I like to think I am a *tiny* bit of a renaissance lady, and the scope of my aesthetic tastes is very plentiful. Unfortunately, the time it would take me to make all the vast things that I like and would like to have, well... I would never have time to draw another picture again!
With my new "art collector" mindset, I hope to support other young artists like me, and form new friendships. I have definately become enamoured of Crystal's style, and really hope she and I can work together again.

Please visit her etsy boutique sometime: The Crystalistic Shop

Sunday, October 11, 2009

The beauty of an original #2

Part two in documenting and sharing my small art collection.

Two One - Thousand cans

This artist had a show in Sydney in April of 2008. At the time I was working at the gallery on opening nights, taking care of the invoice book. And this was a busy show.
Hiroyasu Tsuri, who goes by the monicker of Two One, was exhibiting a project that took him 18 months to complete, inspired by the tale of Sadako and the thousand paper cranes. His intricate and highly detailed drawings are painted on old spray cans, turning old waste into unique artworks. I felt drawn to this aspect as well as his style, as I was drawing tiny insects on old bottle caps at the time, and writing a detailed paper for my final year at art school titled 'Social Refuse and Natural Detritus'.
I bought these two cans during the show, one for me and one for my partner. As I mentioned, it was an incredibly busy show and I was writing invoices as fast as I could. Hiroyasu was very sweet and gave me a third one as thanks for helping out. I do not have a photograph of that one, it was of a phoenix. My brother loved everything about these cans, so I gave that one to him as a gift last Christmas.

Here's his website, where you can see all of the cans from the Thousand Cans show: One Thousand Cans

Tuesday, October 6, 2009

The beauty of an original

I find something incredibly captivating about original artworks.
It’s hard to describe, but something about the intrinsic qualities inherent in a piece of art created by hand. To see the artist’s touch, to know it’s been brought to life with time, love, and labour.

A couple of years ago my partner and I decided on a little motto, of: “keeping it in the arts”. That is, if we ever made a little money from our own art, to spend it on supporting other artists by purchasing their works. I’ve taken to this motto very eagerly, and definitely spend more on artworks by others than I make selling my own! (…so far)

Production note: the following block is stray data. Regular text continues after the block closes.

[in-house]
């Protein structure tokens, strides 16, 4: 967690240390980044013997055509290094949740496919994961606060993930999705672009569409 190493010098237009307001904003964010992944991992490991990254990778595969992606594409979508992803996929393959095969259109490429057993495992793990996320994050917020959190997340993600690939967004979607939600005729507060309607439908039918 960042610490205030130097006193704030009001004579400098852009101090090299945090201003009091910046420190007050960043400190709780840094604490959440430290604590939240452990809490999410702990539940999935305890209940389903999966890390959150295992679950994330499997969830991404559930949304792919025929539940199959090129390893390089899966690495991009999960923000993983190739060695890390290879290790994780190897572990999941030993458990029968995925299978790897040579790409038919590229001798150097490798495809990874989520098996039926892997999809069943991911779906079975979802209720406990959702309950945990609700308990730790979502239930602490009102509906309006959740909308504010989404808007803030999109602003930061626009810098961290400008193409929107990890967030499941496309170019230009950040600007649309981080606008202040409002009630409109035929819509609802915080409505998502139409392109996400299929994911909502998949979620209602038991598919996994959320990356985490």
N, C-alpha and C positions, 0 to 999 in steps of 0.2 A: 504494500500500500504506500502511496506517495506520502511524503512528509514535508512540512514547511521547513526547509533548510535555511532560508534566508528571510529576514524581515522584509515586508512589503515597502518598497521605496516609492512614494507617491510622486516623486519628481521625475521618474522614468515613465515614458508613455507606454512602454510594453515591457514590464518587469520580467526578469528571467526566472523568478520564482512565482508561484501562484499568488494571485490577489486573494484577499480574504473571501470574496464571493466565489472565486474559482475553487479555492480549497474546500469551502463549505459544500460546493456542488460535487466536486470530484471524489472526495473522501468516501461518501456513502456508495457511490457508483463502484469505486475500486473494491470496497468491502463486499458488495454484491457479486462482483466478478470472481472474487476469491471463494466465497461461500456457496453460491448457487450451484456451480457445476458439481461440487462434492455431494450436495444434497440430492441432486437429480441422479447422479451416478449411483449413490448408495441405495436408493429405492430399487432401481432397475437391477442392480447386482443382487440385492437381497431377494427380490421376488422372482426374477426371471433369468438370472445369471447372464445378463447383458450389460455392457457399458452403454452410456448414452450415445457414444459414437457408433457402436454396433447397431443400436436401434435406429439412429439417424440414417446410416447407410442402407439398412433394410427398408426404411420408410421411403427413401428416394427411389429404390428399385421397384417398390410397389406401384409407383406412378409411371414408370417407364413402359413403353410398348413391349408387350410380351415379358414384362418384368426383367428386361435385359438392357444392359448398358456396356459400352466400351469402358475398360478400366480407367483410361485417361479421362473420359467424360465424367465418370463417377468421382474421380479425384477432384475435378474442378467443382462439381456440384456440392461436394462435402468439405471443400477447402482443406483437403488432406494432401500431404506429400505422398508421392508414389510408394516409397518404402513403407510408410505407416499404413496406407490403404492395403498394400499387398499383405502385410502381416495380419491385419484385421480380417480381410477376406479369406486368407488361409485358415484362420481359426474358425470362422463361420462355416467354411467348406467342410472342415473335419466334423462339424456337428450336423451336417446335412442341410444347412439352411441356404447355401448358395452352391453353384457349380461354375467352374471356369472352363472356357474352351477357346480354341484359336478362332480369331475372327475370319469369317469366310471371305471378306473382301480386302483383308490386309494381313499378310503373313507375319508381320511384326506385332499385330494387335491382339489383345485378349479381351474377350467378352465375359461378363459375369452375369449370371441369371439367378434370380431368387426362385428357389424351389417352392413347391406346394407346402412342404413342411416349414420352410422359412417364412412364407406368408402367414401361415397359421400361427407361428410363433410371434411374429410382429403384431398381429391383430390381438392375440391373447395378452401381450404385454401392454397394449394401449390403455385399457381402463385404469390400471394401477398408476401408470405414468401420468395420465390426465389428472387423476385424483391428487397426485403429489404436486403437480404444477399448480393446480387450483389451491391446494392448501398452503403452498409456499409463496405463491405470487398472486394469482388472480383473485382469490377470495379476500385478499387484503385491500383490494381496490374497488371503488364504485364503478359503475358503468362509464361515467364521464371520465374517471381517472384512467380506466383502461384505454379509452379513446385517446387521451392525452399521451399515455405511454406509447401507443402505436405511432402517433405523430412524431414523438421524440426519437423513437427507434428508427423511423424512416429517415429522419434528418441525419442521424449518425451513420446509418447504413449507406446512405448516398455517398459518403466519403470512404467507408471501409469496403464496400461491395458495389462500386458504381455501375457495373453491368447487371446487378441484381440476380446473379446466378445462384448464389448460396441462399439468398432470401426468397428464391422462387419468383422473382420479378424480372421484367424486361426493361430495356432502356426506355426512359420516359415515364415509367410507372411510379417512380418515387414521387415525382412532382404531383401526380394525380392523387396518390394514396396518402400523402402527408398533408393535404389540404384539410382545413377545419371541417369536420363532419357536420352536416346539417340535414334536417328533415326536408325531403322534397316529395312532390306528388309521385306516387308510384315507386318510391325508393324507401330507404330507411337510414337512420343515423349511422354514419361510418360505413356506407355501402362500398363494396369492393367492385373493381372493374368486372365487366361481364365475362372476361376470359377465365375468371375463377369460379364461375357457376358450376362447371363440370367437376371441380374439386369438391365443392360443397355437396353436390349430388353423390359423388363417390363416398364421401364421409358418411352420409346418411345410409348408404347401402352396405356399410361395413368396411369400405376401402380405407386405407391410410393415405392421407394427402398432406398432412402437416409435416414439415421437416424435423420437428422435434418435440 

I thought it would be nice to write a series of posts sharing some of the works in my collection, the stories associated with them, and my feelings on supporting other artists.

The beginning of the collection: Drop Bear

Now that I’m working full-time, and earning a regular salary, it’s a little easier to save towards my slowly expanding collection, but back when my partner and I purchased our first “work of art” we were in a very different situation. I was still studying my BFA, and he hadn’t yet had his first solo art exhibition. It was a struggle for us to make ends meet, and there wasn’t usually too much left over after rent.

We were at an art opening of a large group show when I saw this little wooden sculpture. My partner had just sold on of his small paintings, and when I remarked this was my favourite piece in the show, and jokingly asked if we could buy it, he said yes. I was quite shocked and said, no, we couldn’t… because we were starving artists and meant to be trying to sell our own work instead of buying others. That’s when he mentioned the motto, and I was easily convinced. We were pretty proud of that red dot.

So drop bear came home with us two weeks later, packed in an old corn-flakes breakfast cereal box, classy.

Sadly, I do not know the artists name. We met him on the night, but I’ve misplaced it. I’ll ask the gallery to go through its records one of these days.

Sunday, October 4, 2009

Breathe, Rusty Breeze

Here are the finished progress shots of my plate, "breathe, rusty breeze"

Now I hand it in, it gets a coating of clear glaze and then gets fired. I don't see it again till the auction night! It's always a little suprise, seeing how the underglazes I've painted on will turn out once fired.